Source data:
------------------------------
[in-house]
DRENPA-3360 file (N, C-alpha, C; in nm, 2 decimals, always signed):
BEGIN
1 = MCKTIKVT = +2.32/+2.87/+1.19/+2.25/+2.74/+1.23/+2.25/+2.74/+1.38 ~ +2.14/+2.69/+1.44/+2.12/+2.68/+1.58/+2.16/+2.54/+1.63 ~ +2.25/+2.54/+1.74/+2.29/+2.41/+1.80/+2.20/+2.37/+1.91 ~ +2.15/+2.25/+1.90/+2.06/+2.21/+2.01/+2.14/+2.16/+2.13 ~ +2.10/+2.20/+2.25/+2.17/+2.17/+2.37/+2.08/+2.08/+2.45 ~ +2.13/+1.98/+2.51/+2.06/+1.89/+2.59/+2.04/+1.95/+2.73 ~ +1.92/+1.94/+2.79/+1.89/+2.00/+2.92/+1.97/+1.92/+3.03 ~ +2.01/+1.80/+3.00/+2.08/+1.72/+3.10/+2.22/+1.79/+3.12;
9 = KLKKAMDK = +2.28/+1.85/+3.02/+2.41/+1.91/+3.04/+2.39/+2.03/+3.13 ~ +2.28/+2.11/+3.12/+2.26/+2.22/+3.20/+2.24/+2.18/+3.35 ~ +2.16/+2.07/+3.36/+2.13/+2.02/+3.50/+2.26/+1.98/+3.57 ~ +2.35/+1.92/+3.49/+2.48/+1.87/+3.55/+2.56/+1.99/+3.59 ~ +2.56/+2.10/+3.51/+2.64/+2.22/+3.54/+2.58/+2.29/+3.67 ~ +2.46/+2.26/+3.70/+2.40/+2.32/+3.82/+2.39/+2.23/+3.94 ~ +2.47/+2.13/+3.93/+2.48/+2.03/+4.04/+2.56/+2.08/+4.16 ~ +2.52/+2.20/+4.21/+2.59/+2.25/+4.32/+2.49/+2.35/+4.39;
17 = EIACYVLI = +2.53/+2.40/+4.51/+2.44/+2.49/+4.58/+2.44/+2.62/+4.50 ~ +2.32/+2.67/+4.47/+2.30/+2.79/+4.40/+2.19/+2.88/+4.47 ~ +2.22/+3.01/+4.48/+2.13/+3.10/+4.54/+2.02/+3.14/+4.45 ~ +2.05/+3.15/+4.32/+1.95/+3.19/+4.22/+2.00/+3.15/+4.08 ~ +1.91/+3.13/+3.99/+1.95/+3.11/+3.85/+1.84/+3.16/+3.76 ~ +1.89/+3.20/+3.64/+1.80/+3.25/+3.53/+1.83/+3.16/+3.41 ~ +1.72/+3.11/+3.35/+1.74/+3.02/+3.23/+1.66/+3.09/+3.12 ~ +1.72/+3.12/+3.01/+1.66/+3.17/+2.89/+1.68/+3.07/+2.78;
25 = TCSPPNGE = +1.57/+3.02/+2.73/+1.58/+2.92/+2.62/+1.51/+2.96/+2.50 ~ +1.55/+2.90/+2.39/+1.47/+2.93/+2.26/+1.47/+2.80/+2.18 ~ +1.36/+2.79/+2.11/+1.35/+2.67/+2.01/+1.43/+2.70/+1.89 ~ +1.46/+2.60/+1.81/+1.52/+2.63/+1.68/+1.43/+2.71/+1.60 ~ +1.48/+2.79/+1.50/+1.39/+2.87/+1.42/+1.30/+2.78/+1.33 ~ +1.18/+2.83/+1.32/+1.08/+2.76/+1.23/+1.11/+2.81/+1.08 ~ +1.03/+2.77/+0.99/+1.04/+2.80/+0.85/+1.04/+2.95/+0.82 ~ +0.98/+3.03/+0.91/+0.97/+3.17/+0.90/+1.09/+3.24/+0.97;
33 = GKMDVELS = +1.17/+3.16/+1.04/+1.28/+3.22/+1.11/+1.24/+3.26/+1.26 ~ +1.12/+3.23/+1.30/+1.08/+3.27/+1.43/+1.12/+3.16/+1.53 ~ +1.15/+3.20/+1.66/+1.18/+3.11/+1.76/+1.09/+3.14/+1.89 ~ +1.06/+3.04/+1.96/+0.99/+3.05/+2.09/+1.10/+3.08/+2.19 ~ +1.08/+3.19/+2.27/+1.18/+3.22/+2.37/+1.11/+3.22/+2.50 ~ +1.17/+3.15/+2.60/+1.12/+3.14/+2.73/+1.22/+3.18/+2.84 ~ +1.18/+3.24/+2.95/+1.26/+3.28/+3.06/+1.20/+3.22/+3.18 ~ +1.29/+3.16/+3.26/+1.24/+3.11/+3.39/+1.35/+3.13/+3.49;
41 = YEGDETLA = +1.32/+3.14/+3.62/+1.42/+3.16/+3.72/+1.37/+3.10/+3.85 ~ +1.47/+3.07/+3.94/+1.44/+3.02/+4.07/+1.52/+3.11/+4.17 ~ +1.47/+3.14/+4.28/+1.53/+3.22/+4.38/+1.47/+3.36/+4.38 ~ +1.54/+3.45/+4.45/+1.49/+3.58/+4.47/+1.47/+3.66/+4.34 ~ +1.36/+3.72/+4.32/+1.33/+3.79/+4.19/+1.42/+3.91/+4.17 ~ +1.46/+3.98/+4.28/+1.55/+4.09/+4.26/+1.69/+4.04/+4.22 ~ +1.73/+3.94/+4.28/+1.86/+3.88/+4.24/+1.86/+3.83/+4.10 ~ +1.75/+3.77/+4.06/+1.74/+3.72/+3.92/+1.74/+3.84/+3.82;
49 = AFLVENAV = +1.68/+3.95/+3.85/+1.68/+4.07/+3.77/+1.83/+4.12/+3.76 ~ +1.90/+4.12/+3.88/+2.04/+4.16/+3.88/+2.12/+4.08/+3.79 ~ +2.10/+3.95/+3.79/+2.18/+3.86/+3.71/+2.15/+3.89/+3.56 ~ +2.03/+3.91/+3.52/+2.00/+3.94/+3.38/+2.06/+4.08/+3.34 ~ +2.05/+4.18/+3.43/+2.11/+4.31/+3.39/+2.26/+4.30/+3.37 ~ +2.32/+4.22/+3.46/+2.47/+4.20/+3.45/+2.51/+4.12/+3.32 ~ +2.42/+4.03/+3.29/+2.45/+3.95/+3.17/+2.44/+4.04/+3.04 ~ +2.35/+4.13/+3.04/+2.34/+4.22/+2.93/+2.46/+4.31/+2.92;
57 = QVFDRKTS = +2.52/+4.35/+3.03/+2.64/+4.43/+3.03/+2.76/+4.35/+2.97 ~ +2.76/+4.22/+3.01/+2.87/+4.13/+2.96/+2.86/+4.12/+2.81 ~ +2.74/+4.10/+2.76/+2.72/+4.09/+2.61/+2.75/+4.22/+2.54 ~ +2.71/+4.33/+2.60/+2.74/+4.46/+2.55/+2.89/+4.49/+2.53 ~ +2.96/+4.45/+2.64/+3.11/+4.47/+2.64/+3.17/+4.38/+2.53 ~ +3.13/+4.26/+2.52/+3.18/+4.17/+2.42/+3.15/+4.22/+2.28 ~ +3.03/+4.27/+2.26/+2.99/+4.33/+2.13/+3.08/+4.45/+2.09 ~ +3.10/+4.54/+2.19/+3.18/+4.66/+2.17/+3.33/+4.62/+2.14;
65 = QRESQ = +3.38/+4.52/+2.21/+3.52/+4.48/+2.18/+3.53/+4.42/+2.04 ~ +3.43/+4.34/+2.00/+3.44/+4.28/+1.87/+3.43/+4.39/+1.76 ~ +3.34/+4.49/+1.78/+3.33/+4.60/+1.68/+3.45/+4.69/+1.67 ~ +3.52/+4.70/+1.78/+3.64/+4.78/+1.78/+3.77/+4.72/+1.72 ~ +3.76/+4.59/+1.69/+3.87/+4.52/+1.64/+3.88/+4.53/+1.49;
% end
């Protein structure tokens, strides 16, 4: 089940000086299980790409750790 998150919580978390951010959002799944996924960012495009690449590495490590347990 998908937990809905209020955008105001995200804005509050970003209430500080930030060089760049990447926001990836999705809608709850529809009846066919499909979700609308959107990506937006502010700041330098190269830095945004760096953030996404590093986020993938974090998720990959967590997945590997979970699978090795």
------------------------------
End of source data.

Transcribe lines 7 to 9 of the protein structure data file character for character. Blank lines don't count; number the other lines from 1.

25 = TCSPPNGE = +1.57/+3.02/+2.73/+1.58/+2.92/+2.62/+1.51/+2.96/+2.50 ~ +1.55/+2.90/+2.39/+1.47/+2.93/+2.26/+1.47/+2.80/+2.18 ~ +1.36/+2.79/+2.11/+1.35/+2.67/+2.01/+1.43/+2.70/+1.89 ~ +1.46/+2.60/+1.81/+1.52/+2.63/+1.68/+1.43/+2.71/+1.60 ~ +1.48/+2.79/+1.50/+1.39/+2.87/+1.42/+1.30/+2.78/+1.33 ~ +1.18/+2.83/+1.32/+1.08/+2.76/+1.23/+1.11/+2.81/+1.08 ~ +1.03/+2.77/+0.99/+1.04/+2.80/+0.85/+1.04/+2.95/+0.82 ~ +0.98/+3.03/+0.91/+0.97/+3.17/+0.90/+1.09/+3.24/+0.97;
33 = GKMDVELS = +1.17/+3.16/+1.04/+1.28/+3.22/+1.11/+1.24/+3.26/+1.26 ~ +1.12/+3.23/+1.30/+1.08/+3.27/+1.43/+1.12/+3.16/+1.53 ~ +1.15/+3.20/+1.66/+1.18/+3.11/+1.76/+1.09/+3.14/+1.89 ~ +1.06/+3.04/+1.96/+0.99/+3.05/+2.09/+1.10/+3.08/+2.19 ~ +1.08/+3.19/+2.27/+1.18/+3.22/+2.37/+1.11/+3.22/+2.50 ~ +1.17/+3.15/+2.60/+1.12/+3.14/+2.73/+1.22/+3.18/+2.84 ~ +1.18/+3.24/+2.95/+1.26/+3.28/+3.06/+1.20/+3.22/+3.18 ~ +1.29/+3.16/+3.26/+1.24/+3.11/+3.39/+1.35/+3.13/+3.49;
41 = YEGDETLA = +1.32/+3.14/+3.62/+1.42/+3.16/+3.72/+1.37/+3.10/+3.85 ~ +1.47/+3.07/+3.94/+1.44/+3.02/+4.07/+1.52/+3.11/+4.17 ~ +1.47/+3.14/+4.28/+1.53/+3.22/+4.38/+1.47/+3.36/+4.38 ~ +1.54/+3.45/+4.45/+1.49/+3.58/+4.47/+1.47/+3.66/+4.34 ~ +1.36/+3.72/+4.32/+1.33/+3.79/+4.19/+1.42/+3.91/+4.17 ~ +1.46/+3.98/+4.28/+1.55/+4.09/+4.26/+1.69/+4.04/+4.22 ~ +1.73/+3.94/+4.28/+1.86/+3.88/+4.24/+1.86/+3.83/+4.10 ~ +1.75/+3.77/+4.06/+1.74/+3.72/+3.92/+1.74/+3.84/+3.82;